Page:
• WordNet 3.6
    • n lawbreaker someone who violates the law
    • ***
Webster's Revised Unabridged Dictionary
    • n lawbreaker One who disobeys the law; someone who violates the law; a criminal.
    • ***
Century Dictionary and Cyclopedia
    • n lawbreaker One who breaks or violates the law.
    • ***


In literature:

But his reign as sheriff had been a terror to lawbreakers.
"Crooked Trails and Straight" by William MacLeod Raine
Yet outwardly he cursed himself for a lawbreaker.
"The Country Beyond" by James Oliver Curwood
That he had discovered her in the part of a petty, spiteful lawbreaker, dressed in an outlandish and unbecoming garb, did not trouble him.
"The Duke Of Chimney Butte" by G. W. Ogden
Christianity clearly pointed out what sin is, and asserted boldly that there is a just retribution to all lawbreakers.
"History of Human Society" by Frank W. Blackmar
It wants no lawbreakers or sneaks.
"News Writing" by M. Lyle Spencer
He was a lawbreaker, I know, but he paid his penalty.
"When Ghost Meets Ghost" by William Frend De Morgan
Finally, warrants were issued against the lawbreakers.
"Our Southern Highlanders" by Horace Kephart
The boy's rage was so terrifying that even this hardened lawbreaker quailed before it.
"Madge Morton's Trust" by Amy D. V. Chalmers
Hundreds, perhaps thousands, of them were not lawbreakers, and did not desire to be.
"Ku Klux Klan" by J. C. Lester
Besides, a gun is too noisy for thieves and lawbreakers.
"The Boy Scouts in A Trapper's Camp" by Thornton W. Burgess
The lawbreakers had no right to order them off the ground.
"Northern Diamonds" by Frank Lillie Pollock
Yet the fact that the Harvester Company has been fined in two states does not mean that it has taken advantage of its size to become a lawbreaker.
"The Romance of the Reaper" by Herbert Newton Casson
It made him, for the time being, a lazy hero; a jovial, careless, and lovable lawbreaker.
"A Jewish Chaplain in France" by Lee J. Levinger
No other speakers had urged the strikers as vigorously as the Socialists to abstain from violence or lawbreaking.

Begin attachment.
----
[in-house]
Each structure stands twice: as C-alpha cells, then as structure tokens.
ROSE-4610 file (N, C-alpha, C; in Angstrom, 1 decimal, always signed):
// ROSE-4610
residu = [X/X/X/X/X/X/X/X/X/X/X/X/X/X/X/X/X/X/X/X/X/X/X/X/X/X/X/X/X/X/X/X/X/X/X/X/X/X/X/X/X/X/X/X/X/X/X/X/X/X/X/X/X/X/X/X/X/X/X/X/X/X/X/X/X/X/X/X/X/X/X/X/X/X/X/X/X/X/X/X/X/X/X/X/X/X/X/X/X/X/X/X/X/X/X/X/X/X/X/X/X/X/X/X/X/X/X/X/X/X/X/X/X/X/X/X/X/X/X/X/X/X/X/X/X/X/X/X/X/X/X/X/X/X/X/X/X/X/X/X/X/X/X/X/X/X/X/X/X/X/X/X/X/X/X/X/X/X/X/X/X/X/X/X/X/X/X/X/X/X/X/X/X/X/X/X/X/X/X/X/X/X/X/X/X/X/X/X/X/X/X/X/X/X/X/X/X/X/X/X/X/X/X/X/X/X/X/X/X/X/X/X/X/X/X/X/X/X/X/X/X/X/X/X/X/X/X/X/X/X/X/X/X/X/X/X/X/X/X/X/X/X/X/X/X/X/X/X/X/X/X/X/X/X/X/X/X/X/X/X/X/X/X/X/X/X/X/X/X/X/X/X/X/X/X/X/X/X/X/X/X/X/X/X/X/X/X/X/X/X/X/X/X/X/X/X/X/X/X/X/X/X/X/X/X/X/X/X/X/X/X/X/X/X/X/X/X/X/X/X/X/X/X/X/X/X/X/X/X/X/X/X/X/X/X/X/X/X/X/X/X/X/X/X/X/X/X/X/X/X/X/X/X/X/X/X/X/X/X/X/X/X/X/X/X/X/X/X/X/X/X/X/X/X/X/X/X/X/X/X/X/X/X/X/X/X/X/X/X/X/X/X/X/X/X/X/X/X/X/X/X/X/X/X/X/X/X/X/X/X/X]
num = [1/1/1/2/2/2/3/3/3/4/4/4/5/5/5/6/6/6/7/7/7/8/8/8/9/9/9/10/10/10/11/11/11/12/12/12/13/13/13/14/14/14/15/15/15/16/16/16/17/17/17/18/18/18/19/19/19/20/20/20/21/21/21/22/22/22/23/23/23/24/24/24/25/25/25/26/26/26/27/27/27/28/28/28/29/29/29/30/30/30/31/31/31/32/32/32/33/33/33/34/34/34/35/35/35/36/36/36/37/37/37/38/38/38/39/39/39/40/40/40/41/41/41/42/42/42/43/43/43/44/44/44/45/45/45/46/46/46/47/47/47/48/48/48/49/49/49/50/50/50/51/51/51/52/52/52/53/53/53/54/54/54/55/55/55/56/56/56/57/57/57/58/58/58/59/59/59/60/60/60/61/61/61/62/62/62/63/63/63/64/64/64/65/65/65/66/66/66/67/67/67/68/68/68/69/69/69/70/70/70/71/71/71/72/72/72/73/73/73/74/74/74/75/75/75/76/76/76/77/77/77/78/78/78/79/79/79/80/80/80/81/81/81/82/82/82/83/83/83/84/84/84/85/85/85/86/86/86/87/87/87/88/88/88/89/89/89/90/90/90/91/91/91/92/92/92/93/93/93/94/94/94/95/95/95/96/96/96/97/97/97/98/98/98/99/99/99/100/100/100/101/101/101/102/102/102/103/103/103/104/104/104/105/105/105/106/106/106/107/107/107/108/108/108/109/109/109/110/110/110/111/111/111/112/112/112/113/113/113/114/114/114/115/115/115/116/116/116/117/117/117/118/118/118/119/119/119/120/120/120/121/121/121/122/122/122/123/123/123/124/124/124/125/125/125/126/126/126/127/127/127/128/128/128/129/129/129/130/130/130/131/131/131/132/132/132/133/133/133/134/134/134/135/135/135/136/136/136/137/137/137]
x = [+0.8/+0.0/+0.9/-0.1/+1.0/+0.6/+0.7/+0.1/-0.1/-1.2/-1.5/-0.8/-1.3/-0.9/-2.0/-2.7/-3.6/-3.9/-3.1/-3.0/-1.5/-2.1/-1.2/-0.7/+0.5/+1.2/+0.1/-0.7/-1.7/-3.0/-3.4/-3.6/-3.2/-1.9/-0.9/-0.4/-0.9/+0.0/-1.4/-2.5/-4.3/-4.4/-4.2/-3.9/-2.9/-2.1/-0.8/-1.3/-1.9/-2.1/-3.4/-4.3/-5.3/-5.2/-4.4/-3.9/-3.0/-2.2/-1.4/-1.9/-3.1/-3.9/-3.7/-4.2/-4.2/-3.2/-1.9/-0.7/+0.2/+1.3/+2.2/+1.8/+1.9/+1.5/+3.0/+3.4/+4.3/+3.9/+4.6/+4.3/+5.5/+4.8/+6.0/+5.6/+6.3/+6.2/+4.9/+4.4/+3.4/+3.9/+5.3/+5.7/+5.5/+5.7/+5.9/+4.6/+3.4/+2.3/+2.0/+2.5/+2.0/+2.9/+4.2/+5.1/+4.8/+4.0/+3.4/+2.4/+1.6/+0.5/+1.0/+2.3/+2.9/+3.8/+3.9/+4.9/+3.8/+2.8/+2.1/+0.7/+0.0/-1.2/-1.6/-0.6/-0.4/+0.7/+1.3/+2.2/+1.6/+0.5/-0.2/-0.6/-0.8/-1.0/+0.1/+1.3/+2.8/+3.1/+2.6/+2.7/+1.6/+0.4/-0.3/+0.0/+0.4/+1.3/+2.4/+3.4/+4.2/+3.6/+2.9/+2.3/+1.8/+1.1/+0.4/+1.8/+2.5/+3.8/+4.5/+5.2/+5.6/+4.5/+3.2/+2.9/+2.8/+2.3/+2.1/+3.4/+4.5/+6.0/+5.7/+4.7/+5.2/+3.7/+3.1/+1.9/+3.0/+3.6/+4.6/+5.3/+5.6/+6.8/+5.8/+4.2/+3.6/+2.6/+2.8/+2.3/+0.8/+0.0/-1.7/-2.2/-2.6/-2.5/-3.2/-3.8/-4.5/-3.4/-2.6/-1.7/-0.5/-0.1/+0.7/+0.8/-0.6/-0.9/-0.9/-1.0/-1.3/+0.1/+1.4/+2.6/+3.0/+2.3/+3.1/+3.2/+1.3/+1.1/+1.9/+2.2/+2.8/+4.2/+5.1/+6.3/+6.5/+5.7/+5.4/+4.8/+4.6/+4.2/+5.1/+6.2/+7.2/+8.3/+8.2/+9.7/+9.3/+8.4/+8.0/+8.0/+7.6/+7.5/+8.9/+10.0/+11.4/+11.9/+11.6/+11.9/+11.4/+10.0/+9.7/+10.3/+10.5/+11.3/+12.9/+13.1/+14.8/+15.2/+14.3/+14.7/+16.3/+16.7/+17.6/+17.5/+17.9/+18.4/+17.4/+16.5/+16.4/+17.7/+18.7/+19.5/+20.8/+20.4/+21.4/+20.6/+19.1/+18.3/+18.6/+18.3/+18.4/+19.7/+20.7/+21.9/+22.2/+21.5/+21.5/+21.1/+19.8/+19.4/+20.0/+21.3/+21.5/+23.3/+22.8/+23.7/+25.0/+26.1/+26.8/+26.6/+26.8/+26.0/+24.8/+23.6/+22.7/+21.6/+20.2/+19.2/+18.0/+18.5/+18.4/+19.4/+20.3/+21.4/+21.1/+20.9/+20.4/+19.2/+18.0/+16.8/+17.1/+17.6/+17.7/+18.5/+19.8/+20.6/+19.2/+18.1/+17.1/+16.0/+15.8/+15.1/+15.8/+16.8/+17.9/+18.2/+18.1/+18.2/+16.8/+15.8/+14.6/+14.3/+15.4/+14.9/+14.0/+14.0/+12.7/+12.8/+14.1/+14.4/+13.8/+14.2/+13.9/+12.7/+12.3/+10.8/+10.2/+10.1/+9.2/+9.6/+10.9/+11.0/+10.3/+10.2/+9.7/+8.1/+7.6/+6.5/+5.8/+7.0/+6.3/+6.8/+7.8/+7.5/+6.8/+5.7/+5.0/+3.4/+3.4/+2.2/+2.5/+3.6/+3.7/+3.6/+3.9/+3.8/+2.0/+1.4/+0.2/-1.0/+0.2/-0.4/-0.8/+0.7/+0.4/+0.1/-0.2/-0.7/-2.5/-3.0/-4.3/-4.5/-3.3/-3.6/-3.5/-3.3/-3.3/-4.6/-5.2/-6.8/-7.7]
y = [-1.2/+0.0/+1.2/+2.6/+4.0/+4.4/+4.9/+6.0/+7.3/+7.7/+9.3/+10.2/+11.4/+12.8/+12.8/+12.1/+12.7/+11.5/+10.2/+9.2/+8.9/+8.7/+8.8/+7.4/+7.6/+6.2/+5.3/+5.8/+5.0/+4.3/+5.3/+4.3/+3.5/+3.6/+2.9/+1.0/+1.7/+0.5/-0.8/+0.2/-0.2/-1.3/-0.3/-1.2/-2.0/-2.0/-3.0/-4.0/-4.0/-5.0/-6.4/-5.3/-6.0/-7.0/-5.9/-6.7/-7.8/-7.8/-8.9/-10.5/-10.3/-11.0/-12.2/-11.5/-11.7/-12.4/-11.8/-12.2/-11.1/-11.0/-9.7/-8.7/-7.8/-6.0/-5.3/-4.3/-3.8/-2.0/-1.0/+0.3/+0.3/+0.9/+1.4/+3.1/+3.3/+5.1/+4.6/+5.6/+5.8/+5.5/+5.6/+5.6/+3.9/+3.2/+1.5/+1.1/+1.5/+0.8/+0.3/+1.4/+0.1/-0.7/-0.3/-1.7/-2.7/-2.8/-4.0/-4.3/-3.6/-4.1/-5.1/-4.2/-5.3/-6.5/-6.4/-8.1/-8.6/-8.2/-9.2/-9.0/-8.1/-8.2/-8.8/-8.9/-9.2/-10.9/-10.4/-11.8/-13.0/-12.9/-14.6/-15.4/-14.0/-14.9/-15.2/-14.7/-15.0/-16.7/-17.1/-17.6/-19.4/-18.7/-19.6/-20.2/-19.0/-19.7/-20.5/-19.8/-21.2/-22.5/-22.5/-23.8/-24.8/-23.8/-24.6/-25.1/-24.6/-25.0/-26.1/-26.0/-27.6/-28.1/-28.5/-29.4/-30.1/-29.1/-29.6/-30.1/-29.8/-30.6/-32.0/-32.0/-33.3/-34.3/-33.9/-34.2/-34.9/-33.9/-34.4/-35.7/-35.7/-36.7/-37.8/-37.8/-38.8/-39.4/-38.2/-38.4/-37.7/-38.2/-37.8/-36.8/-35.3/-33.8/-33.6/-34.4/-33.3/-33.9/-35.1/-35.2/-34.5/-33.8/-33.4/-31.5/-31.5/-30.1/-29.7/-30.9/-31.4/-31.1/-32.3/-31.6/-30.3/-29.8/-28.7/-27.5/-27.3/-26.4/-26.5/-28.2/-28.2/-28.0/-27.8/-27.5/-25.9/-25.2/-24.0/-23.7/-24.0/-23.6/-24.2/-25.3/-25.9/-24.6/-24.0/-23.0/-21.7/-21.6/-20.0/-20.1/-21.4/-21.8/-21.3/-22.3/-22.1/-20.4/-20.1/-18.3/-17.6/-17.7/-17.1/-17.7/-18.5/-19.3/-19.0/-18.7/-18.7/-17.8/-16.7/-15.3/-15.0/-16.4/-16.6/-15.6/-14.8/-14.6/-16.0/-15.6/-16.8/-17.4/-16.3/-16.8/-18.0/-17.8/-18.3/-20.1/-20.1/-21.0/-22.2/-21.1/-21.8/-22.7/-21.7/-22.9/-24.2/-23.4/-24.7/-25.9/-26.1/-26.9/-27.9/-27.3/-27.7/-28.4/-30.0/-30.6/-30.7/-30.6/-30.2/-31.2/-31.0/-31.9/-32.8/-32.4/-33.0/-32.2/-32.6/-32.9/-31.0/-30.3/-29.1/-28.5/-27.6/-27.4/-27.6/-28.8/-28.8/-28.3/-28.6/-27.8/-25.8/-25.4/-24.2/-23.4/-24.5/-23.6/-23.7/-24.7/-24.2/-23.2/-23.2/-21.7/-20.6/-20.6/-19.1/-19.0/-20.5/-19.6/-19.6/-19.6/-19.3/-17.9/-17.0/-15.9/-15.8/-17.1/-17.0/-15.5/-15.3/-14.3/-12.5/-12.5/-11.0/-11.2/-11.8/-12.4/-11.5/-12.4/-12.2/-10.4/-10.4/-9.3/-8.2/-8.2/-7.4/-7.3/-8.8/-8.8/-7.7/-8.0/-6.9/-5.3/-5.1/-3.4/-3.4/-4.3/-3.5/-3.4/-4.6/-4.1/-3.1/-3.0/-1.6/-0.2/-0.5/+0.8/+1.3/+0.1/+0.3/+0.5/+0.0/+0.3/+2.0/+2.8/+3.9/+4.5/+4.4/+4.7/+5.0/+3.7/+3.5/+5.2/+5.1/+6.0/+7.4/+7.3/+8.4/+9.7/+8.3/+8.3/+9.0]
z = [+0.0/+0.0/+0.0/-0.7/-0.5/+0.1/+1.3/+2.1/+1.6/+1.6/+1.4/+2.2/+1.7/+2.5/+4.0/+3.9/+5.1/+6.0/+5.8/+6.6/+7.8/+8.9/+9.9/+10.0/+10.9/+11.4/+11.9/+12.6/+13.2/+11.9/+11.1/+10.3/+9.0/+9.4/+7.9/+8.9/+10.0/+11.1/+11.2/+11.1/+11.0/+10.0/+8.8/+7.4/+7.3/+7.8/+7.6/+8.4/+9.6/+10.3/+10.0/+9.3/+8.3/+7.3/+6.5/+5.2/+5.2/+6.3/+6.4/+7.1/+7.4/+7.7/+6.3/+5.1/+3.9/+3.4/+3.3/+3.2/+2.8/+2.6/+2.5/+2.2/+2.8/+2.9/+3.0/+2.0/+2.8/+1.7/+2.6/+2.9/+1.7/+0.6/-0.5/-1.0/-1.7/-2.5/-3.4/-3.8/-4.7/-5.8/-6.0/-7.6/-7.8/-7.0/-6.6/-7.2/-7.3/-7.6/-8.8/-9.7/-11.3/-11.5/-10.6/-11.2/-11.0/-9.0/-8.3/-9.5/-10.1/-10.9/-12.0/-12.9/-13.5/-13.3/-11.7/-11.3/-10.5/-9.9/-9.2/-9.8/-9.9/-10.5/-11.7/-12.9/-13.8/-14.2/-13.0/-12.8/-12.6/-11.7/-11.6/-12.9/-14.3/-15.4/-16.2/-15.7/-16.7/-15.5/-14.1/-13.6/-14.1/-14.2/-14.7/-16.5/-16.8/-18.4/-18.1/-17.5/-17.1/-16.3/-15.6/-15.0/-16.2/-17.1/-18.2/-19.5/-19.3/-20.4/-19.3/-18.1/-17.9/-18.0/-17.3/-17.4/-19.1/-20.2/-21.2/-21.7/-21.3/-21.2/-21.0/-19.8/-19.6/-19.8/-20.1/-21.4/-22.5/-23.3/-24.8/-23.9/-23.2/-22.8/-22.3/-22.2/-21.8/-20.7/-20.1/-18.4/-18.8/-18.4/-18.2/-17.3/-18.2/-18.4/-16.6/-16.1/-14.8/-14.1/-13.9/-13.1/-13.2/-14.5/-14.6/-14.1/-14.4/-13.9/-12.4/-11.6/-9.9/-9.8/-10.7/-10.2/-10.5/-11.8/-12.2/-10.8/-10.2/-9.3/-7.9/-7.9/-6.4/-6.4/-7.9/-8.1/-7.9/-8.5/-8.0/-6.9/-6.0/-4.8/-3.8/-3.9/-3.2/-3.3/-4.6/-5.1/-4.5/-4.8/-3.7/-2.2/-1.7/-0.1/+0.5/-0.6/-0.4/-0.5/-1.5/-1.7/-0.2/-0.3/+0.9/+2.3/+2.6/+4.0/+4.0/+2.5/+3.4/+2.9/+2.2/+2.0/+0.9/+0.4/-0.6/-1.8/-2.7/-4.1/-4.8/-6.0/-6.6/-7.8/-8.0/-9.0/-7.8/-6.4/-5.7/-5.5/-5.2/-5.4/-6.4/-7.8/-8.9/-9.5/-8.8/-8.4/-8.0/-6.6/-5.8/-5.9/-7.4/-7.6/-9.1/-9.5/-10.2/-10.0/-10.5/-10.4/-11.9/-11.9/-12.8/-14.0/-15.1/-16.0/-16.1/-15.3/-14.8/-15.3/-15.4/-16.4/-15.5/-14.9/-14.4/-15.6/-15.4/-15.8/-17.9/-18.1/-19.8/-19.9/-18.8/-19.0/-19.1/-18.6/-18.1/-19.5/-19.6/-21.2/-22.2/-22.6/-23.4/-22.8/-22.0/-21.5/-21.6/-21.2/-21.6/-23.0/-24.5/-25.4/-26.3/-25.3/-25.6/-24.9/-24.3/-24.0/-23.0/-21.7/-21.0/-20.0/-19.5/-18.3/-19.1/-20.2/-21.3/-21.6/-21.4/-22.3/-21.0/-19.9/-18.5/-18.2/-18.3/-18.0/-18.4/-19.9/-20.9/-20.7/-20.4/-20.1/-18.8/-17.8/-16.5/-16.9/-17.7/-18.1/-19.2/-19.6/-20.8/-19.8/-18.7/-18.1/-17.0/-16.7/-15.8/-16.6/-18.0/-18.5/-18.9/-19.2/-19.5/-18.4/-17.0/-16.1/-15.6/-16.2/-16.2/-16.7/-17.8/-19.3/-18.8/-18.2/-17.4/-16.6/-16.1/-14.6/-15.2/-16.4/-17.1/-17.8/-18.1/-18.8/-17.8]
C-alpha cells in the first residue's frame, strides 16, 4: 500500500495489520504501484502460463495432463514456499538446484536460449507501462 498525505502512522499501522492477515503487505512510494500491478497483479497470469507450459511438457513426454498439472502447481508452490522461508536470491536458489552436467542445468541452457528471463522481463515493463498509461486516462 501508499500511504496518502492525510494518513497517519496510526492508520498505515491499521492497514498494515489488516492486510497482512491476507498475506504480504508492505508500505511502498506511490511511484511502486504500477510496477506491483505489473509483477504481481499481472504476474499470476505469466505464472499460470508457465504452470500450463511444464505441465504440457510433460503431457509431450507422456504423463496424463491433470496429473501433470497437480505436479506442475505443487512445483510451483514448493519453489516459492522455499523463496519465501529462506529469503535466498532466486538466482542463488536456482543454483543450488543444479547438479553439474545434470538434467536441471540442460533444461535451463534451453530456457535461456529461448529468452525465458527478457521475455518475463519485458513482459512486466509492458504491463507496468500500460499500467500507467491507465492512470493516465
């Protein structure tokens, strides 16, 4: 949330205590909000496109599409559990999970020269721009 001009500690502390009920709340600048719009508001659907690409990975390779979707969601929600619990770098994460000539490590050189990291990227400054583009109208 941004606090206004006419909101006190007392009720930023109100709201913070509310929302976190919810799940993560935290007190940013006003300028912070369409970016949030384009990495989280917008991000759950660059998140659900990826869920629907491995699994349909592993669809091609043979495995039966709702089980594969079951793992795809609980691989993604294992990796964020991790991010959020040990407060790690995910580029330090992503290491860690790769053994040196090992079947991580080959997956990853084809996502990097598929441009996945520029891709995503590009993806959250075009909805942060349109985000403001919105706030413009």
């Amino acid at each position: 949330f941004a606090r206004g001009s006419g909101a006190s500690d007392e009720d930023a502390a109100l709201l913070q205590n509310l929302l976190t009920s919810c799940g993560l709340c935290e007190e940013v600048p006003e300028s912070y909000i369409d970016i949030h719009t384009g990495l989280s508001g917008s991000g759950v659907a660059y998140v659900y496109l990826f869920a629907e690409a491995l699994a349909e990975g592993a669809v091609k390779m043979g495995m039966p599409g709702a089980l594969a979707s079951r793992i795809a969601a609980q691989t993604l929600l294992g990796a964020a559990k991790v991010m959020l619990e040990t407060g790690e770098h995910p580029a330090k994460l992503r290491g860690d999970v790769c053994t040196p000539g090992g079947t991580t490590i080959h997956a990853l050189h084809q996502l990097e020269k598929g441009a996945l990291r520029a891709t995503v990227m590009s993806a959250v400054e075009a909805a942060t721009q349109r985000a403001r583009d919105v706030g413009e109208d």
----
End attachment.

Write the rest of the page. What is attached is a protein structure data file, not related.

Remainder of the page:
"Comrade Yetta" by Albert Edwards
At length after weeks of patient waiting, during which the suspicions of the lawbreakers were lulled to sleep, he decided upon immediate action.
"Sidelights on Chinese Life" by J. Macgowan
For all his jaw The lawbreaker flies to Law!
"Punch, or the London Charivari, Volume 107, July 21st 1894" by Various
If there's any lawbreaking to be done, let the companies do it.
"Mountain" by Clement Wood
They're lawbreakers to the last galoot of the bunch.
"Frank Merriwell's Triumph" by Burt L. Standish
These men were poachers, lawbreakers.
"The King of Diamonds" by Louis Tracy
He has given us more work to do than any twenty other lawbreakers in Spain.
"The Wolf Cub" by Patrick Casey

In news:

The good ladies of Friedens Church in Shartlesville certainly never thought of themselves as lawbreakers when they sold their tasty pies to raise money.
In the Financial Industry, a Less Scrupulous Class of Lawbreaker.
He was a law enforcer, then a lawbreaker and now wants to be a lawmaker.
(NWSA) carried out a cover-up of its "rampant" lawbreaking, said Tom Watson, an opposition Labour Party member of Parliament's culture committee.
City Goes After Lawbreaking Berkeley Official.
Was Jesus Christ our Lord a lawbreaker.
Critics counter that the law would be a reward for illegal behavior and an incentive for future lawbreaking.
The State of Massachusetts, and particularly the Registry of Motor Vehicles, has unwittingly nudged me into criminality of sorts, a lawbreaker whose whole life has been spent trying not to break the law.
Lawmakers passed several bills in 2012 increasing punishment for lawbreakers.
A Nation of Laws and Lawbreakers.
Sixteen state lawmakers (should be "lawbreakers") have been convicted in the last decade.
The "unfair" treatment complaint from lawbreakers and murderers.
Let 's praise all lawbreakers.
My career as a lawbreaker.
Yes, prostitutes are lawbreakers, and, yes, they should be kept from prowling the streets looking for business.